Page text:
I'd like to calculate the radii or the difference of the radii (thickness of spherical shell) of 2 concentric spheres where the only given value is the volume between the concentric spheres (spherical shell). The inner sphere has a constant volume (non-zero).

I know the volume of the spherical shell's equation would be like this:

$V = 4/3\pi(R^3-r^3)$

I thought this formula might be involved for the cubic differences of the radii

$(x^3-y^3) = (x-y)(x^2+xy+y^2)$

Which would lead to this:

$V = 4/3\pi(R-r)(R^2+Rr+r^2)$

I'm not sure where to go from here. I would also be happy to know if there are any alternative methods for the solution.

  • $\begingroup$ Are you looking for the napkin ring problem? The volume in this problem does not depend on the sphere's radius. $\endgroup$
    – Toby Mak
    Feb 27, 2021 at 2:12
  • $\begingroup$ @TobyMak It sounds similar, but how I'm not sure how I could apply that here $\endgroup$
    – ashaw
    Feb 27, 2021 at 19:59

1 Answer 1


Your question is underdetermined. For a given volume, we could simply have the outer sphere have that volume and the inner sphere have volume $0$. Or we could move the outer sphere's surface outward and move the inner sphere's surface outward a somewhat greater amount to keep the volume between them constant.

EDIT: For example, suppose the difference in volumes of the two spheres is $\frac{4\pi}{3}\cdot 16^3$. This can be accomplished with radii $0$ and $4$, or with any inner radius you want, say $5$, you can calculate what the outer radius must be:$$\frac{4\pi}{3}R^3-\frac{4\pi}{3}5^3 = \frac{4\pi}{3}\cdot 16^3$$ Which you can solve for $R$. Replace $5$ and $16$ by any values you like and solve for the outer radius needed.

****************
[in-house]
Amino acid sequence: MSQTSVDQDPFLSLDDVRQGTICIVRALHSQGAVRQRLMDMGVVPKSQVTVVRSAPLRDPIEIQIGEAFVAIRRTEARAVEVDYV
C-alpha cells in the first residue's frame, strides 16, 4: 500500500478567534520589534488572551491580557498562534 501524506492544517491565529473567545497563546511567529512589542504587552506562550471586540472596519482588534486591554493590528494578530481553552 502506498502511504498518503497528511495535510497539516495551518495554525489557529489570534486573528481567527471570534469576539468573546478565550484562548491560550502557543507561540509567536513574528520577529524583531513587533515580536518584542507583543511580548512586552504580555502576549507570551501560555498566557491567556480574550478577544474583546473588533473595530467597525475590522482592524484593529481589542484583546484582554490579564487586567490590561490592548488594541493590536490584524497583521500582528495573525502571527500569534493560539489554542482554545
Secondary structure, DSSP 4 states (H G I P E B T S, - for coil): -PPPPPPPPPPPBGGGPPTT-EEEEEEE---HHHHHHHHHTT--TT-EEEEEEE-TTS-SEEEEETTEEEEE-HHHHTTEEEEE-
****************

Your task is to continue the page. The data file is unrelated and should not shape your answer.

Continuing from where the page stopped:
• $\begingroup$ Sorry, I forgot to include that the inner sphere would have a constant volume that would be non-zero. $\endgroup$
    – ashaw
    Feb 27, 2021 at 13:08
  • $\begingroup$ That still doesn't specify. Do you mean that both the volume between spheres and the inner sphere's volume are givens? $\endgroup$ Feb 27, 2021 at 18:44
  • $\begingroup$ Nope, the volume of the inner sphere's isn't given. If the difference between the radii is quite small, does that change things in any way? $\endgroup$
    – ashaw
    Feb 27, 2021 at 19:56
  • $\begingroup$ If you are leading up to infinitesimal, the difference in volumes is $4\pi r^2 dr.$ $\endgroup$ Feb 27, 2021 at 21:32

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